At this point, the survey data file was ready for imputation of missing data. As a first step, basic frequency distributions were produced to show nonresponse rates to each question—these were generally less than 2 percent, with the exception of salary, which was 5.9 percent. Two methods for imputation were adopted. The first, cold decking, was used mainly for demographic variables that are static, i.e., not subject to change. Using this method, historical data provided by respondents in previous years were used to fill a missing response. For example, if a respondent indicated in 1993 that his birth year was 1947, but left the item blank in 1995, then "1947" was assigned to his birth year in 1995. In cases where no historical data were available, and for nondemographic variables (such as employment status, primary work activity, and salary), hot decking was used. This is the process of finding a donor with characteristics similar to the case with the missing value and using the response given by the donor as a proxy response. Hot decking involves creating groups of cases with common characteristics (through the cross-classification of auxiliary variables) and then selecting a donor at random for the case with the missing value. As a general rule, no data value was imputed from a donor in one cell to a recipient in another cell.

For a few variables, such as employer name and zip code, imputation was not performed.

Weighting and Estimation

The next phase of the survey process involved weighting the survey data to compensate for unequal probabilities of selection to the sample and to adjust for the effects of unit nonresponse. The first step was the construction of sampling weights, which were calculated as the inverse of the probability of selection, taking into account all stages of the sample selection process overtime. The sampling weight can be viewed as the number of population members the sample member represents. Sampling weights varied within cells because different sampling rates were used depending on the year of selection and the stratification in effect at that time.

The second step was to construct a combined weight, which took into account the subsampling of nonrespondents at the CATI phase. All respondents received a combined weight, which for mail respondents was equal to the sample weight and for CATI respondents was a combination of their original sample weight and their CATI subsample weight.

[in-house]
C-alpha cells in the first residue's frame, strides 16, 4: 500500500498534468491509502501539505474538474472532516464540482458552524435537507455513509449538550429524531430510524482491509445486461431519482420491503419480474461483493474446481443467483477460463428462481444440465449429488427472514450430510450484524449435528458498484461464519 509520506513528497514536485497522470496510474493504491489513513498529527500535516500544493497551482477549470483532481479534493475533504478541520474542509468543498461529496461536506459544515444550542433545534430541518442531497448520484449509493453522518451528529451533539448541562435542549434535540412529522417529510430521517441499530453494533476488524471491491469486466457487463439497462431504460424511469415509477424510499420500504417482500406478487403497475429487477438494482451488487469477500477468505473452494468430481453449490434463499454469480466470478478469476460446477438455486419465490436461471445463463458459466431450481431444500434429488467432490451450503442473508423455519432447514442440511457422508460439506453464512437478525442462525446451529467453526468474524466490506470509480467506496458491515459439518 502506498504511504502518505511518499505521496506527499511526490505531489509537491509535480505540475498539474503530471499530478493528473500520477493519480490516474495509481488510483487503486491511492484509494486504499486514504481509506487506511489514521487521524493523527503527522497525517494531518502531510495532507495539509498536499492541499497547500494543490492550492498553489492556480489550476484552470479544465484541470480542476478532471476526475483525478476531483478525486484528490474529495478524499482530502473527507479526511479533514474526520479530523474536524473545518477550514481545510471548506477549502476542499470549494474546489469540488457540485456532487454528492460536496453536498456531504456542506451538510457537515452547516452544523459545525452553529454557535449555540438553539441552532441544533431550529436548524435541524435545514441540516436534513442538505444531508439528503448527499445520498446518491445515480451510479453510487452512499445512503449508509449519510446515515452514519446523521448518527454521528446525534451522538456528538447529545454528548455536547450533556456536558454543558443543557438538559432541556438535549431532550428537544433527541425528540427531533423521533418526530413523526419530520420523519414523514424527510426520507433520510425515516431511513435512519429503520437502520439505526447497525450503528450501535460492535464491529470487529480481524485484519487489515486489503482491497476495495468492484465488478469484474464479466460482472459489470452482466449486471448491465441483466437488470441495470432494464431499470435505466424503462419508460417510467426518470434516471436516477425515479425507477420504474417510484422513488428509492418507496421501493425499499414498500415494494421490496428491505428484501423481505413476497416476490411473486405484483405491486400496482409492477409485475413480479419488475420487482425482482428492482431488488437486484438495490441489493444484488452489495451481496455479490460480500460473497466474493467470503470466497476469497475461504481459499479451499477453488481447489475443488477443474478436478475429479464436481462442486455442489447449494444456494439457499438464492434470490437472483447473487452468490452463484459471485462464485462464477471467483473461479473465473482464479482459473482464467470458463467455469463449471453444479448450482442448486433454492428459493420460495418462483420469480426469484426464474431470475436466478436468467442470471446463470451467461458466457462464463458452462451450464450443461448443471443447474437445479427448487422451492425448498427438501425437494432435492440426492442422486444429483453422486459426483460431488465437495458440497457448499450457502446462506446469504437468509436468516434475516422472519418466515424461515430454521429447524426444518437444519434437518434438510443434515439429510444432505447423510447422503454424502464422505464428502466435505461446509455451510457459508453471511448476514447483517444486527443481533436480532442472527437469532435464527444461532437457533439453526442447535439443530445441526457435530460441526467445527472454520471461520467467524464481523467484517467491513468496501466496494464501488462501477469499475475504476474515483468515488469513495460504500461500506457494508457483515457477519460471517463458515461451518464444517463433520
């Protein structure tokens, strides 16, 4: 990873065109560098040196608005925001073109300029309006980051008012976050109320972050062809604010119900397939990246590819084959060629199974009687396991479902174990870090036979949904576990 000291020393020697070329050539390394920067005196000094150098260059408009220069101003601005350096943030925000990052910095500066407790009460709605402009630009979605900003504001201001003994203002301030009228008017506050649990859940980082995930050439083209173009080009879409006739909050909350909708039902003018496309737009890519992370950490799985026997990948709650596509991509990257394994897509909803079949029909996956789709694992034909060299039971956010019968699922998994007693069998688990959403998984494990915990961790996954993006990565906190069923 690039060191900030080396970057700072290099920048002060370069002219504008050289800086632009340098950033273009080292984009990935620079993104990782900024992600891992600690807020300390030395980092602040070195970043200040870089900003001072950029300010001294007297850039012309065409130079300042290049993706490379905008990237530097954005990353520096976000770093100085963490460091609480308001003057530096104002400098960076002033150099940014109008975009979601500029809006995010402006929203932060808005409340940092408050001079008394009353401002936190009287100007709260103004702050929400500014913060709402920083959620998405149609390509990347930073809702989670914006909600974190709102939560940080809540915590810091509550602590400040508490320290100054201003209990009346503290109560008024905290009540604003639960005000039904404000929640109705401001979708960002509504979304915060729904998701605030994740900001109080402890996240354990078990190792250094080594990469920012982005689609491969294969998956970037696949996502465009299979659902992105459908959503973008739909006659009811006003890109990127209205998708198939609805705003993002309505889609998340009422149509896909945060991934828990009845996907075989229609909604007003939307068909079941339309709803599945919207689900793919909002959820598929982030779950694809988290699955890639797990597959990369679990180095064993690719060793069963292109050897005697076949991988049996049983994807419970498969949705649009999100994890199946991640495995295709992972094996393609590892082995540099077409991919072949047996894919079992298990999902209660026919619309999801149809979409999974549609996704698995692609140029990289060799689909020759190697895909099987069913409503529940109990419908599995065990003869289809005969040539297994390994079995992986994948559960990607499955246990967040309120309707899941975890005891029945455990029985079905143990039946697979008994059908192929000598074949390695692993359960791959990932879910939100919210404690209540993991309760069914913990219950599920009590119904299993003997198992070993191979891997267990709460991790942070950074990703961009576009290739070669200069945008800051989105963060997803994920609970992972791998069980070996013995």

The third step was to adjust the sampling weights for unit nonresponse. (Unit nonresponse occurs when the sample member refuses to participate or cannot be located.) This was done in a group of nonresponse adjustment cells created using poststratification. Within each nonresponse adjustment cell, a weighted nonresponse rate, which took into account both mail and CATI nonresponse, was calculated. The nonresponse adjustment factor was the inverse of this weighted response rate. The initial set of nonresponse adjustment factors was examined and, under certain conditions, some of the cells were collapsed if use of the adjustment factor would create excessive variance.

The final weights for respondents were calculated by multiplying their respective combined weights by the nonresponse adjustment factor. In data analysis, population estimates are made by summing the final weights of all respondents who possess a particular characteristic.


The statistics in this report are subject to both sampling and nonsampling error. Sampling variability occurs because a sample rather than an entire population is surveyed. Sampling errors were developed using a generalized variance procedure in order to provide approximate sampling errors that would be applicable to a wide variety of items. As a result, these sampling errors provide an indication of the order of magnitude of a sampling error rather than a precise sampling error for any specific item.

Information provided in table A-3 permits the user to calculate approximate standard errors. The general form of the equation used to model the generalized variances is V = a + b/x, where V was modeled in relative standard error form.

The following computational form can be used for estimating the standard error of totals using the formula


where "x" equals the estimated total and "a" and "b" are the regression coefficients provided. Values of "a" and "b" by S&E fields for selected groups are given in table A-3.[2]

Tables A-4, A-5, A-6, A-7, and A-8 present approximate standard errors associated with totals for different segments of the doctoral population. Tables A-9, A-10, A-11, A-12, and A-13 present standard error estimates for the estimated percent[3] of a subgroup having a particular characteristic.

The approximate standard error of percentages also was developed using the same general model form. Standard errors for percentages may be estimated using the computational formula

Sp = p[b((1/x)-(1/y))]1/2

where p equals the percentage possessing the specific characteristic and x and y represent the numerator and denominator, respectfully, of the ratio that yields the observed percentage.

In addition to sampling error, data are subject to nonsampling error. Sources of nonsampling error include nonresponse bias, which arises when individuals who do not respond to a survey differ significantly from those who do, and measurement error, which arises when we are not able to precisely measure the variables of interest. These sources of error are much harder to estimate than sampling errors.

Notes on the Tables